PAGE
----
Their common rights were precious to the poor peasants. The rights to glean and to graze a cow on the common, to gather firewood in the lord's forest and pick berries in the marsh, were vital because they helped poor peasants retain a modicum of independence and status and avoid falling into the growing groups of landless, "proletarian" wage workers. Thus when the small landholders and the village poor could effectively oppose the enclosure of the open fields and common pasture, they did so. Moreover, in many countries they usually found allies among the larger, predominantly noble landowners, who were also wary of enclosure because it required large investments and posed risk for them as well. Only powerful social and political pressures could overcome such combined opposition. Enclosure is the idea to enclose individual share of the pastures as a way of farming more effectively. Enclosure of the open field also meant the disappearance of common land, which hurt the small landholders and village poor. Many peasants and some nobles opposed these changes. The enclosure process was slow, and enclosed and open fields existed side by side for a long time. (633)
Mercantilism
Britain's commercial leadership in the eighteenth century had its origins in the mercantilism of the seventeenth century. European mercantilism was a system of economic regulations aimed at increasing the power of the state. As practiced by a leading advocate such as Colbert under Louis XIV, mercantilism aimed particularly at creating a favorable balance of foreign trade in order to increase a country's stock of gold. a country's gold holdings served as an all-important treasure chest, to be opened periodically to pay for war in a violent age. Early English mercantilists shared these views. What distinguished English mercantilism was the unusual idea that government economic regulations could and should serve the private interest of individuals and groups as well as the public needs of the state. As Josiah Child, a very wealthy brewer and director of the East India Company, put it in the ideal economy, "Profit and Power ought to jointly be considered." By contrast, in France and other continental countries, seventeenth-century mercantilists generally put the needs of the state far above those of business people and workers and they seldom saw a possible union public and private interests for a common gold. (644-645)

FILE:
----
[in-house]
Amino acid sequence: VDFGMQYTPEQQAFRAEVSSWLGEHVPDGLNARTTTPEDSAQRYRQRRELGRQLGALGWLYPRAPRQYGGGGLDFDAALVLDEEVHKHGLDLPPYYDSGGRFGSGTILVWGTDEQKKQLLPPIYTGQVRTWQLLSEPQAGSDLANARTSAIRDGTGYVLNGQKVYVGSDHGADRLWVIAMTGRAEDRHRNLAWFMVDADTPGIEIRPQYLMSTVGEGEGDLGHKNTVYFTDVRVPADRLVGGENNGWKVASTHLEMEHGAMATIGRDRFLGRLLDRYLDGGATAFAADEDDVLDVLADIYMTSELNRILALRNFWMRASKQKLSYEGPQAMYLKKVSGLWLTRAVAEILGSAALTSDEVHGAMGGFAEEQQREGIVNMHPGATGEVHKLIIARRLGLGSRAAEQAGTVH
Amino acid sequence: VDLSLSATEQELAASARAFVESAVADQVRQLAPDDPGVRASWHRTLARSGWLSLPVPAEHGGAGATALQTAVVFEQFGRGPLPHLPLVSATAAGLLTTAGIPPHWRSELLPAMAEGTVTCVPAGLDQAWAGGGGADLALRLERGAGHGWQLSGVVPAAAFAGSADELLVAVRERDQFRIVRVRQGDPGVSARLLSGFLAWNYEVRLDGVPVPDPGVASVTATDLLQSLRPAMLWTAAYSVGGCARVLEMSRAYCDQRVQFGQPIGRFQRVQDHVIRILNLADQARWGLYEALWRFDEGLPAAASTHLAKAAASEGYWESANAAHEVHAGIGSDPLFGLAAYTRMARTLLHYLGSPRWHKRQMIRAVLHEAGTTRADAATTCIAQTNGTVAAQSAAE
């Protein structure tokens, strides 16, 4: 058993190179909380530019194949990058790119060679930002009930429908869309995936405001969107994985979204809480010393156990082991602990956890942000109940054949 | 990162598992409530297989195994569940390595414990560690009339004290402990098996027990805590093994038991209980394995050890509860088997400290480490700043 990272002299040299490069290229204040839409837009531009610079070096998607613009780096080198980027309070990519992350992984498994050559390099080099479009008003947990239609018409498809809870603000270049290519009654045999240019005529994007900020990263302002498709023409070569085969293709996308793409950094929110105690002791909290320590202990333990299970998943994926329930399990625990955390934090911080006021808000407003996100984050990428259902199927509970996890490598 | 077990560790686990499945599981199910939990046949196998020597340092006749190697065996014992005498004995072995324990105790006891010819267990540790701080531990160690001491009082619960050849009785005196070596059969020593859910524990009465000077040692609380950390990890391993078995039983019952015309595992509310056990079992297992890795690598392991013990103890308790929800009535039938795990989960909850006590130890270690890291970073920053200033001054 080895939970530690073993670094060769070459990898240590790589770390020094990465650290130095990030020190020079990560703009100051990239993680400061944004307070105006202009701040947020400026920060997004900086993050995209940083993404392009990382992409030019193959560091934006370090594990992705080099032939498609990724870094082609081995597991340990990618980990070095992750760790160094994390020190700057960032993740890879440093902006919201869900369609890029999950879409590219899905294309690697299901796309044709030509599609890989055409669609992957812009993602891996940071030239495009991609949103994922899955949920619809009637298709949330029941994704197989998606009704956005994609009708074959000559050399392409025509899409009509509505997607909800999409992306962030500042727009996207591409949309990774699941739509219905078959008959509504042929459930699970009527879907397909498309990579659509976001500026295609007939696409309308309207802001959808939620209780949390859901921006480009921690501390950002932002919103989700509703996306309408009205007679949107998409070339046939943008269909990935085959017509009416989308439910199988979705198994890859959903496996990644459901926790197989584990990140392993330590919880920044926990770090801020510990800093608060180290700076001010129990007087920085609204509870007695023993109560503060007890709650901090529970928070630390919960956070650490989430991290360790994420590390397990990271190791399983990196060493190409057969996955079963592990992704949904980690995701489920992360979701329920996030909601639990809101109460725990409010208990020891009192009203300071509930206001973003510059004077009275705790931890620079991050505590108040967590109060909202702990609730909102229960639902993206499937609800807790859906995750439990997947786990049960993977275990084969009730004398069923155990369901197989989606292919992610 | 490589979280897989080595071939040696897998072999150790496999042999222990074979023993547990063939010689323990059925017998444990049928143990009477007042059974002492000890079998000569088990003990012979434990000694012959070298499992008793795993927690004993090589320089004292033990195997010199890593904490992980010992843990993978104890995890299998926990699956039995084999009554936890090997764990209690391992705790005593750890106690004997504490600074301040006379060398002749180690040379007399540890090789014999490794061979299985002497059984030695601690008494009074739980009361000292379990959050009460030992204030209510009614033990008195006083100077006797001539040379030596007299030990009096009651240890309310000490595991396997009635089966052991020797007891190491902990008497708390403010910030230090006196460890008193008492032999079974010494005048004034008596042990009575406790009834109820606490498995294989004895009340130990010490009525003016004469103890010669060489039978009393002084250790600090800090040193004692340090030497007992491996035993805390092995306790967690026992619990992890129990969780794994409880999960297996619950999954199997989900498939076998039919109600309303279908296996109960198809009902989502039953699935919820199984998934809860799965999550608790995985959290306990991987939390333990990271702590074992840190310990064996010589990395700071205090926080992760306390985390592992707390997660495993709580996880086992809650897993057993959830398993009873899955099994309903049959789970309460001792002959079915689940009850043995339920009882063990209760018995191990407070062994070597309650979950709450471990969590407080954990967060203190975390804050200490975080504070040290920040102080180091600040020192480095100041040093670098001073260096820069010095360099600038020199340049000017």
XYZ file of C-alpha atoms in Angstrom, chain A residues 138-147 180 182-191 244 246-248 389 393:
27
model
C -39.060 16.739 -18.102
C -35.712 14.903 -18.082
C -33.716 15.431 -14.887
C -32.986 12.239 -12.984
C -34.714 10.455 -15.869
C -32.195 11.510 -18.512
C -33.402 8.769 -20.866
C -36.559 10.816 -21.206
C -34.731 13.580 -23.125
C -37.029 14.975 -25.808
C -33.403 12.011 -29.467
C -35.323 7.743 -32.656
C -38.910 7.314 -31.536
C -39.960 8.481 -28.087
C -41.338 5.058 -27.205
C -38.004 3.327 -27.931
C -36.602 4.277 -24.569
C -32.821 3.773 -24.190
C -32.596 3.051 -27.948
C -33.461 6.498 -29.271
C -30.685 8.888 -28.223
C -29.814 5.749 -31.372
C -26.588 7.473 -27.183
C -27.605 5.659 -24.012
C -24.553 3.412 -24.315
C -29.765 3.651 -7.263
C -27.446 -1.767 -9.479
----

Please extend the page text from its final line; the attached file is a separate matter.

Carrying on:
Cottage industry
The growth of population increased the number of rural workers with little or no land, and this in turn contributed to the development of industry in rural areas. The poor in the countryside increasingly needed to supplement their earnings from agriculture with other types of work, and capitalists from the city were eager to employ them, often a lower wages than urban workers usually commanded. Manufacturing with hand tools in peasant cottages and work sheds grew markedly in the eighteenth century. Rural industry became a crucial feature of the European economy. To be sure, peasant communities had always made some clothing, processed some food, and constructed some housing for their own sue. But in the High Middle Ages, peasants did not produce manufactured goods on a large scale for sale in a market. Industry in the Middle Ages was dominated and organized by urban craft guilds and urban merchants, who jealously regulated handicraft production and sought to maintain it as an urban monopoly. By the eighteenth century, however, the pressures of rural poverty and the need to employ landless proletarians were overwhelming the efforts of urban artisans to maintain their traditional control over industrial production A new system was expanding lustily. The new system has had many names. It has often been called "cottage industry" or "domestic industry" to distinguish it from the factory industry that came later. In recent years, some scholars have preferred to speak of "protoindustrialization," by which they usually mean a stage of rural industrial development with wage workers had hand tools that necessarily preceded the emergence of large-scale factory industry. The focus on protoindustrialization has been quite valuable because it has sparked renewed interest in Europe's early industrial development and shown again that the mechanized factories grew out of a vibrant industrial tradition. However, the evolving concept of protoindustrialization also has different versions, some of which are rigid and unduly deterministic. Thus the phrase putting-out system, widely used by contemporaries to describe the key features of eighteenth-century rural industry, still seems a more appropriate term for the new form of industrial production. (640)